Inside Britain’s ‘wonkiest pub’ which is up for sale amid fears it could be closed
A boozer dubbed ‘Britain’s wonkiest pub’ is going up for sale amid fears it could be closed for good after 192 years.
The Crooked House, in Himley, Dudley, West Midlands, has attracted visitors from across the world.
Bartenders often leave customers amazed with an optical illusion trick where coins and marbles seemingly roll uphill along the bar.
The ‘leaning boozer of Himley’ was built in 1765 as a farmhouse but became a pub in the 1830s with people flocking to see how one side is 4ft lower than the other.
But the unlikely tourist attraction now faces an uncertain future after brewers Marston’s announced it was being sold – just months after undergoing a makeover.
The Crooked House, in Himley, Dudley, West Midlands, is dubbed Britain’s wonkiest pub
The leaning boozer of Himley was built in 1765 as a farmhouse but became a pub in the 1830s with people flocking to see how one side is 4ft lower than the other
Inside, it’s windows and walls all appear crooked due to a bizarre effect through subsidence caused by mining in the 1800s. The pub is now being sold to punters amid fears it could close
The Crooked House is one of 61 pubs which the group revealed would be sold off after a review of its UK estate.
The news comes amid plans to shut scores of boozers nationwide by pub firm Wetherspoon.
Locals are now worried the popular lopsided pub could be closed for good unless a suitable buyer is found.
Derrick McConell, 64, of Dudley, who has drank in the pub for more than 20 years, said the venue had struggled to get back on its feet following the pandemic.
He added: ‘It’s a brilliant pub but it’s had its issues like most despite it being such a unique place.
‘I know they struggled following Covid and then had to fork out money on renovations.
Bartenders often leave customers amazed with an optical illusion trick where coins and marbles seemingly roll uphill along the bar
The Crooked House is one of 61 pubs which brewers Marston’s revealed would be sold off after a review of its UK estate. Regulars are desperate for it to be saved and say it is popular with visits from across the globe who pop in to see its unusual layout
‘Because these old buildings require a lot of upkeep, I know a lot of the regulars are worried it won’t get taken on. We genuinely fear for its future now.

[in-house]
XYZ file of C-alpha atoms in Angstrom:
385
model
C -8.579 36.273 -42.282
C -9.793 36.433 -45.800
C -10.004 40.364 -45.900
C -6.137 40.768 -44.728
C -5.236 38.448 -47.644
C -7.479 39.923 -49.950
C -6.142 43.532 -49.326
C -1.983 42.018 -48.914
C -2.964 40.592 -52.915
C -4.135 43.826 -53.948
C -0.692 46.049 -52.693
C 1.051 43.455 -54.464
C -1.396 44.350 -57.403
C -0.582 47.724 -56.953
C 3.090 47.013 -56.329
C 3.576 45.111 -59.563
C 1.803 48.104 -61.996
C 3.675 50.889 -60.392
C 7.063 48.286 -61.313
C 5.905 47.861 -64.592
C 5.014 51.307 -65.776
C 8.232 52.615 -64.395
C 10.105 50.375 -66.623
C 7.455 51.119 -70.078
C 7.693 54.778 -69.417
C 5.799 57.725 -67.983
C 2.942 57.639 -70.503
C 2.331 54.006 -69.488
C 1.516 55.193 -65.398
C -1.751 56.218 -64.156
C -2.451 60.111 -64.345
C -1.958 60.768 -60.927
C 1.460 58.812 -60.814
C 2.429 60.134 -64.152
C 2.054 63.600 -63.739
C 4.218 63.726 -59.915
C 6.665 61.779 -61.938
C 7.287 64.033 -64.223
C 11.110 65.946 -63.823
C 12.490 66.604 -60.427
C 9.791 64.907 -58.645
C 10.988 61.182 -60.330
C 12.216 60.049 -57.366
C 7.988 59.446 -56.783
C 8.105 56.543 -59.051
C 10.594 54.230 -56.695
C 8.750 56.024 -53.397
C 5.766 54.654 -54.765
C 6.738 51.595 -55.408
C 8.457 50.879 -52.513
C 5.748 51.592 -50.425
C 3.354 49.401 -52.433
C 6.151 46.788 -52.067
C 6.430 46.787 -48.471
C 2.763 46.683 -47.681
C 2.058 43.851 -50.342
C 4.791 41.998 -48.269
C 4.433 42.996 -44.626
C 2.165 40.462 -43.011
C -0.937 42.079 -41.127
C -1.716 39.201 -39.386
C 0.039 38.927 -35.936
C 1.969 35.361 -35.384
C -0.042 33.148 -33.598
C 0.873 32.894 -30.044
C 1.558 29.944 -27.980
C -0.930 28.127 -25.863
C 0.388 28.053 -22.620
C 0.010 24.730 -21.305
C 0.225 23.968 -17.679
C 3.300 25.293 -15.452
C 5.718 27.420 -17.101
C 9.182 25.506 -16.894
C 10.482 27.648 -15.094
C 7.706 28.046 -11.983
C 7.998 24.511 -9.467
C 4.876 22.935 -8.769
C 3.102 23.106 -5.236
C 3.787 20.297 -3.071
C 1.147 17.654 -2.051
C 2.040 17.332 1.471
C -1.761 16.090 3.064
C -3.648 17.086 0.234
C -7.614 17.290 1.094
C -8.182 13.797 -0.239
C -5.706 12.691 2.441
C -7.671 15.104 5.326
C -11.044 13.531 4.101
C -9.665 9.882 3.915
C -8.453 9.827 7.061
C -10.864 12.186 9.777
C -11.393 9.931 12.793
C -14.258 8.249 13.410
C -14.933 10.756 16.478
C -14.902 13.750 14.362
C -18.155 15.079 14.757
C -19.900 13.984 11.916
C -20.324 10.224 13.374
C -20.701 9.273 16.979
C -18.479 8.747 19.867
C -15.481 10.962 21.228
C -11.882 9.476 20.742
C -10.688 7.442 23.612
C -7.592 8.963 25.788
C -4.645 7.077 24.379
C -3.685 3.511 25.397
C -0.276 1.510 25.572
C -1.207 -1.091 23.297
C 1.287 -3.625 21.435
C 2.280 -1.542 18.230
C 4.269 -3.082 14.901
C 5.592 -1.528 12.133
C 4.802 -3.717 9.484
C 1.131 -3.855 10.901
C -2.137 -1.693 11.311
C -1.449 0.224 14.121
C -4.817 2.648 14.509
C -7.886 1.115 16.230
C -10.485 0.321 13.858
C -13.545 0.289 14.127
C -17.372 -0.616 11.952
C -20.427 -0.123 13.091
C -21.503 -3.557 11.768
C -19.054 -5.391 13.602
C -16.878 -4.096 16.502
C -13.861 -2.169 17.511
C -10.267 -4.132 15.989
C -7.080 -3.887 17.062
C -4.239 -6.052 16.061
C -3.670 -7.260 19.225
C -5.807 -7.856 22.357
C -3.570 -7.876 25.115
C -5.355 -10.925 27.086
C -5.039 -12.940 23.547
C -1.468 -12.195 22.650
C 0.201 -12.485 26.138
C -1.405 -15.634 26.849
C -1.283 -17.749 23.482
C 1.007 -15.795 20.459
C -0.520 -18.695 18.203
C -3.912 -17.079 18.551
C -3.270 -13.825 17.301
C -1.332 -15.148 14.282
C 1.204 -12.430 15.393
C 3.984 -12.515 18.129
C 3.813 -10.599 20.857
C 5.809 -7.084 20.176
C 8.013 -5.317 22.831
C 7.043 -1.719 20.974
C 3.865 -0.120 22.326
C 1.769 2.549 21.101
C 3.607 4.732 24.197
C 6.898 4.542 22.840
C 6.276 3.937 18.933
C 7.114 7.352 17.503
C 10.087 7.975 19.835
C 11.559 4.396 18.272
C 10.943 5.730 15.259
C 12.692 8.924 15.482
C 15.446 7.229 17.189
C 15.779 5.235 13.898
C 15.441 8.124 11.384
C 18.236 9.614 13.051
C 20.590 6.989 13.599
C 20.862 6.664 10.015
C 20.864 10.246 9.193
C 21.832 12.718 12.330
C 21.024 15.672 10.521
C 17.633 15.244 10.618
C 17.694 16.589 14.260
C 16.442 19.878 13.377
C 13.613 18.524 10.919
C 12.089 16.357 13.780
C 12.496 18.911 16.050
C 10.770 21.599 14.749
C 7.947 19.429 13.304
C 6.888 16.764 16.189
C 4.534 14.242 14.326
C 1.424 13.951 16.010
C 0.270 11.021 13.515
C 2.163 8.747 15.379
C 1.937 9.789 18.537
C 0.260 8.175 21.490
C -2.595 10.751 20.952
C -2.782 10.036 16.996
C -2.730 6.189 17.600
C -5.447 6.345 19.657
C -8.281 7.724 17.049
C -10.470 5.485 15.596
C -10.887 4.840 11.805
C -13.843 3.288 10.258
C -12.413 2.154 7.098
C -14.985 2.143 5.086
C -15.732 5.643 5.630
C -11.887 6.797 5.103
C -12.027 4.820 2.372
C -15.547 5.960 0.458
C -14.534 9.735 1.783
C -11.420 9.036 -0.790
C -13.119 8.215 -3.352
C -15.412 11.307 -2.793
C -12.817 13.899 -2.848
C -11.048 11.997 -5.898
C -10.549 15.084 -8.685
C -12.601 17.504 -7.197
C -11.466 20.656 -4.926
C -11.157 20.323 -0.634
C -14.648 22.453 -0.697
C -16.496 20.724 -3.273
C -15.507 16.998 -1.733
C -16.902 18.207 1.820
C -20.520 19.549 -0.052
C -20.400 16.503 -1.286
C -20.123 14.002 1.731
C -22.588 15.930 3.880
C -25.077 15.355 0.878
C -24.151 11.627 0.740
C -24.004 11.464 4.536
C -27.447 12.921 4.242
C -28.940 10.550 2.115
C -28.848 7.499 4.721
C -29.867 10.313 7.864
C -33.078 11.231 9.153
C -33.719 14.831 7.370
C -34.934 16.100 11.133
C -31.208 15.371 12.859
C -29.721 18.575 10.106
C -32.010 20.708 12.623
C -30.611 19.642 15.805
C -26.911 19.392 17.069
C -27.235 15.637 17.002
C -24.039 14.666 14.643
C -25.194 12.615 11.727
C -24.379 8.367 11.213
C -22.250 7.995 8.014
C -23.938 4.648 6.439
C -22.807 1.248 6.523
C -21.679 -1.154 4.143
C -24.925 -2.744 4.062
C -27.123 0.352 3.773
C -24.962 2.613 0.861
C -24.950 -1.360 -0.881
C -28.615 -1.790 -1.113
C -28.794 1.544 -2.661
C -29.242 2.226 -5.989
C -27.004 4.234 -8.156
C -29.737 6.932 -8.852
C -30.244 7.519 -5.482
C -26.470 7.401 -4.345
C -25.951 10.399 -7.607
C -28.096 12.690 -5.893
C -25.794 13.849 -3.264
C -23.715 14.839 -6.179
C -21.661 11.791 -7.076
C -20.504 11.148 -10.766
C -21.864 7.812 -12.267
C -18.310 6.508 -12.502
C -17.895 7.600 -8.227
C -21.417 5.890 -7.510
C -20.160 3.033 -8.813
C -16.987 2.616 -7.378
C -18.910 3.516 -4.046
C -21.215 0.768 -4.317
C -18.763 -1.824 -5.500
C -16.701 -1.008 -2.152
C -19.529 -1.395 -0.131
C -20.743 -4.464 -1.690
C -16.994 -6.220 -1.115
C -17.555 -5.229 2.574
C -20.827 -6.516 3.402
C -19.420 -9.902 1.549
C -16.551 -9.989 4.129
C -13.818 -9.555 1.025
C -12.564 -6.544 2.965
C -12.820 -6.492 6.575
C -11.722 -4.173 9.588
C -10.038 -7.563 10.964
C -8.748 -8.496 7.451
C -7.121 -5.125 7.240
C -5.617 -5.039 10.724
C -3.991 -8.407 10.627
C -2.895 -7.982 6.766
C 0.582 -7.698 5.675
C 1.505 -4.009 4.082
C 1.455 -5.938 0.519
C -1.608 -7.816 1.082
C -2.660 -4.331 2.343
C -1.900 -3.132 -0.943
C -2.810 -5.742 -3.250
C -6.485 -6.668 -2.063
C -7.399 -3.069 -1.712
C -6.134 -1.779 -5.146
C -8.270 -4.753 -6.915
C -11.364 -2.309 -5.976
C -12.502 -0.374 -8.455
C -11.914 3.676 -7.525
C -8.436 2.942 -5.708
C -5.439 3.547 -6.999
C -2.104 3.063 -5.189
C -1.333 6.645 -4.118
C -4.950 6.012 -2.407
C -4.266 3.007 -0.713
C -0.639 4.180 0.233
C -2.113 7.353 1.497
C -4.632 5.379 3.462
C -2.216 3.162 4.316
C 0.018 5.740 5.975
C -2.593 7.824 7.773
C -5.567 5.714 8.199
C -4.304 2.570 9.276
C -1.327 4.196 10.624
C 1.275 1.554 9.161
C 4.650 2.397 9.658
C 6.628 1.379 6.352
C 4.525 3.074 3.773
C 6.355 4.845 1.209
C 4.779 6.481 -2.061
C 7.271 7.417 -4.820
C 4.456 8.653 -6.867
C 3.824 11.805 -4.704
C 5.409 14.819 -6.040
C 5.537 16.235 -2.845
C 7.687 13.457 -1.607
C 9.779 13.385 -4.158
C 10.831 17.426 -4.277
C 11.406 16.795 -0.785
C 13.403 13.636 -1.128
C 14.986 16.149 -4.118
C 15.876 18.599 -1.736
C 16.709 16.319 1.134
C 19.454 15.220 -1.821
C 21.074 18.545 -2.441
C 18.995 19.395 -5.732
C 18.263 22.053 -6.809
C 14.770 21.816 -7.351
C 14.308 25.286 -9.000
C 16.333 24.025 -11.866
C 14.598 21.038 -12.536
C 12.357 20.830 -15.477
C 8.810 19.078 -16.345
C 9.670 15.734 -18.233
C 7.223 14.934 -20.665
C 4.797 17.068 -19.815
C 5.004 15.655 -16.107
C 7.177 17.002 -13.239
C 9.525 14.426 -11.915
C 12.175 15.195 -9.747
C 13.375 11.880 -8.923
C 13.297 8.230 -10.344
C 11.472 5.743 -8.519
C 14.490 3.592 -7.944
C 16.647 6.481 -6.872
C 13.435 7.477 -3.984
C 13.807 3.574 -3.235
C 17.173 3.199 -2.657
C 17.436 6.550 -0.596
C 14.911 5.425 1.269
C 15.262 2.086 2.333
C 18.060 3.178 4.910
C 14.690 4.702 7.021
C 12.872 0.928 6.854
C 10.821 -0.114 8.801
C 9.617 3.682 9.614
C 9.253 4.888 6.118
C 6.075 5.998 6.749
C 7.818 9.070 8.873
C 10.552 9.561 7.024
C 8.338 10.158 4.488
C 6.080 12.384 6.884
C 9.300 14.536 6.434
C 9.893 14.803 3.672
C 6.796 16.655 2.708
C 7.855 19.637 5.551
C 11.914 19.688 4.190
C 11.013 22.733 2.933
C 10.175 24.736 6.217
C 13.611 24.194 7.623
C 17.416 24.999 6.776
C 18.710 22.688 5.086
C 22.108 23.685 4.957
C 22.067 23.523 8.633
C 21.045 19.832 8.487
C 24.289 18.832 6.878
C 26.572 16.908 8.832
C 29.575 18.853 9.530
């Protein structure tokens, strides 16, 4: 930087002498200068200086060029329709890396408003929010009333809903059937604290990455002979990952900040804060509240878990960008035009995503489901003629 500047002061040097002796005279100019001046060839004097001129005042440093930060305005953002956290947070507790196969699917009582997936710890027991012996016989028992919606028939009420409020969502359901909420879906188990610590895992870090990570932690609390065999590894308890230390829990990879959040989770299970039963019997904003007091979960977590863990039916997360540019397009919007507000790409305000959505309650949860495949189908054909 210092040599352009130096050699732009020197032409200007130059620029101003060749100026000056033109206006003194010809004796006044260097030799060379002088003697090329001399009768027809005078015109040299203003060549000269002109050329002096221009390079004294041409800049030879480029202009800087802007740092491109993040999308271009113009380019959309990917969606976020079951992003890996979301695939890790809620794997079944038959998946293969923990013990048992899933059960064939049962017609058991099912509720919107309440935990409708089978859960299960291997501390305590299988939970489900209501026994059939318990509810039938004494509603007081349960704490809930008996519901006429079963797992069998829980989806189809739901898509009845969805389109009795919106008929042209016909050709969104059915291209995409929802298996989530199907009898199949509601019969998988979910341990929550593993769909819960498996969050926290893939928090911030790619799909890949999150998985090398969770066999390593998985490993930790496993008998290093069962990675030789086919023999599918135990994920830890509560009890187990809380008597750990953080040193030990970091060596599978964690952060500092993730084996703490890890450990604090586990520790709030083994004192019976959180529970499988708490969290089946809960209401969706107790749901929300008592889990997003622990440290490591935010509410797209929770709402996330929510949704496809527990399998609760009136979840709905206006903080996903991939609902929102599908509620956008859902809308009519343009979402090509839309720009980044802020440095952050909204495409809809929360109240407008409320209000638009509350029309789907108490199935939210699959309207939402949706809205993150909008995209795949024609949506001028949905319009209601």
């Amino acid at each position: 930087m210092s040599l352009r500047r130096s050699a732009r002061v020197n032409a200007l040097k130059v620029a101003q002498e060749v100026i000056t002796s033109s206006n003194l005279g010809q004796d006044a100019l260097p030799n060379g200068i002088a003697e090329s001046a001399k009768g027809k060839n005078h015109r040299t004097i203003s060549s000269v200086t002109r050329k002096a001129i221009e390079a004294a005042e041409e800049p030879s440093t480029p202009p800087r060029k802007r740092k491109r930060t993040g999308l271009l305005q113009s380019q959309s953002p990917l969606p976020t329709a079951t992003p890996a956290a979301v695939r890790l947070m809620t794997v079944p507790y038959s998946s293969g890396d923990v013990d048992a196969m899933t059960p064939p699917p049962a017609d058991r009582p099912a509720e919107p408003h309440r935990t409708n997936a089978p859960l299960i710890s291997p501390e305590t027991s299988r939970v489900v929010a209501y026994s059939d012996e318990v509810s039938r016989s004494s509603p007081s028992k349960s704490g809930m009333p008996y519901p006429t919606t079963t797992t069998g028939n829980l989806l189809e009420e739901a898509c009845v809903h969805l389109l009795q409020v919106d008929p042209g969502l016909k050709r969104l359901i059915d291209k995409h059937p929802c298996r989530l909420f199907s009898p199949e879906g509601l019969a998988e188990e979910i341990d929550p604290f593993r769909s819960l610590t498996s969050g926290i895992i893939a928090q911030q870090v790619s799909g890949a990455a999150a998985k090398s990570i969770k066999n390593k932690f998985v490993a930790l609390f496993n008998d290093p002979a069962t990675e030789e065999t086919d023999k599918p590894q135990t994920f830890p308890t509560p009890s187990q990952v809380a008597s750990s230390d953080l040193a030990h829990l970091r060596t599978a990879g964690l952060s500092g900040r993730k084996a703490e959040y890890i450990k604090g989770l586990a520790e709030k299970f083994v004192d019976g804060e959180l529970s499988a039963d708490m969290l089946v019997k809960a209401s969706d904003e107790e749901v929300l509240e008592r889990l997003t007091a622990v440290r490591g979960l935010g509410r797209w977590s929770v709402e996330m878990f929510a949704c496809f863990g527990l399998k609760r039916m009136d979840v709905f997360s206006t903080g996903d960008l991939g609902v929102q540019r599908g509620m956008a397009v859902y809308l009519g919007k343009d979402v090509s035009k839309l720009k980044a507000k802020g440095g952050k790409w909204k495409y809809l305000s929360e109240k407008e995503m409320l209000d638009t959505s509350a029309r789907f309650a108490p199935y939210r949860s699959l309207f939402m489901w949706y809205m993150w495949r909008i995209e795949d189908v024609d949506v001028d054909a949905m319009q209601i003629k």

‘It would be a shame to lose it because there’s no place like it elsewhere.’
Originally called ‘The Siden House’, meaning crooked in Black Country dialect – the pub got its bizarre effect through subsidence caused by mining in the 1800s.
People from as far as America, Australia, Japan, China, New Zealand have travelled to have a pint at the Black Country boozer over the years.
Pub-goers often say they feel like they’ve had one too many before they’ve even touched a drop when they stagger through the slanted front door.
The odd structure is kept standing as a result of being propped up by buttresses made of bricks and metal bars.
The crooked nature of the pub has attracted punters for decades, with walls, doorways and windows all appearing slanted
Derrick McConell, 64, of Dudley, who has drank in the pub for more than 20 years, said the venue had struggled to get back on its feet following the pandemic
Another regular, Jim Knowlson, 54, added: ‘For me, it’s a great chance for somebody to breath new life into it.
‘We’re concerned for its future as we’ve seen so many pubs around here close for good. But this place is very special, it has to be saved for future generations.
‘This is a chance to own what has been called Britain’s wonkiest pub and Britain’s drunkest pub. Surely there’s some appeal there. Its a piece of history.’
Wolverhampton-based Marston’s is selling the pub alongside dozens of other ‘non-core properties’.
They will be available to purchase individually, in small groups or as a group package.
The quirky entrance to the Crooked House, which brewers Marston’s is now looking to sell off
Judith Rafique, head of estates at Marston’s, said: ‘Following a routine review of our estate we have taken the decision to offer to market a varied range of property types.
‘This enables us to focus on our strategic objectives and maximise returns from our core estate.’
Noel Moffitt, senior director at Christie & Co, the business property advisers managing the sale, added: ‘This is a fantastic opportunity for individuals and multiple operators to acquire established successful public houses across England and Wales.
‘The pub sector has been very resilient over the last few years and has adapted well to the challenges and despite interest in the sector there is a lack of properties on the market.